China-US WMD Cooperation: Progress within Limits
Publication: China Brief Volume: 14 Issue: 1
The Sino-American security tensions of recent years, including over WMD issues, has tended to overshadow the substantial if quiet cooperation between China and the United States in countering horizontal WMD proliferation to aspiring nuclear weapons states, preventing terrorists from gaining access to WMD material, and enhancing the safety of civilian nuclear power. The end of the year provides an opportunity to review recent progress as well as identify continuing challenges that should be addressed in 2014.
Countering Nuclear Proliferation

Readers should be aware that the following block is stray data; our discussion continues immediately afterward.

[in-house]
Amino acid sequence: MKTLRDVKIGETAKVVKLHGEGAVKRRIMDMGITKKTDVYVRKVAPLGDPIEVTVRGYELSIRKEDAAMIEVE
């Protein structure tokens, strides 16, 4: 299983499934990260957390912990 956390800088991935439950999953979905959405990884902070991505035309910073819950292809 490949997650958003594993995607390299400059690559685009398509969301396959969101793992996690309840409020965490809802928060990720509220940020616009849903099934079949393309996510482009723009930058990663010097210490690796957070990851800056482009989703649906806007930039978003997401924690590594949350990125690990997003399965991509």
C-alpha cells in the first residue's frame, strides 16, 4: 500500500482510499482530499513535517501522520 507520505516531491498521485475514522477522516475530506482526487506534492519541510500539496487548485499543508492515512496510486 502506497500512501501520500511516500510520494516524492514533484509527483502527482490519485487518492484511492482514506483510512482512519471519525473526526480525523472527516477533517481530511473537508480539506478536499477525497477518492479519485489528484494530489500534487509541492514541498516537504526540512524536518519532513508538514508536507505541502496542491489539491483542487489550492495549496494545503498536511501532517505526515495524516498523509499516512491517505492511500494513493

According to its landmark White Paper on Non-Proliferation, “China has always taken a responsible attitude toward international affairs, stood for the complete prohibition and thorough destruction of all kinds of WMD, including nuclear, biological and chemical weapons, and resolutely opposed the proliferation of such weapons and their means of delivery. China does not support, encourage or assist any country to develop WMD and their means of delivery (Information Office of China’s State Council, December 2003). A subsequent white paper insists that, “Proliferation of WMD and their means of delivery is conducive neither to world peace and stability nor to China’s security. China firmly opposes proliferation of WMD and their means of delivery.” The Chinese government regularly submits statements at UN and other meetings calling for more effective measures to curb nuclear proliferation (Information Office of China’s State Council, September 1, 2005).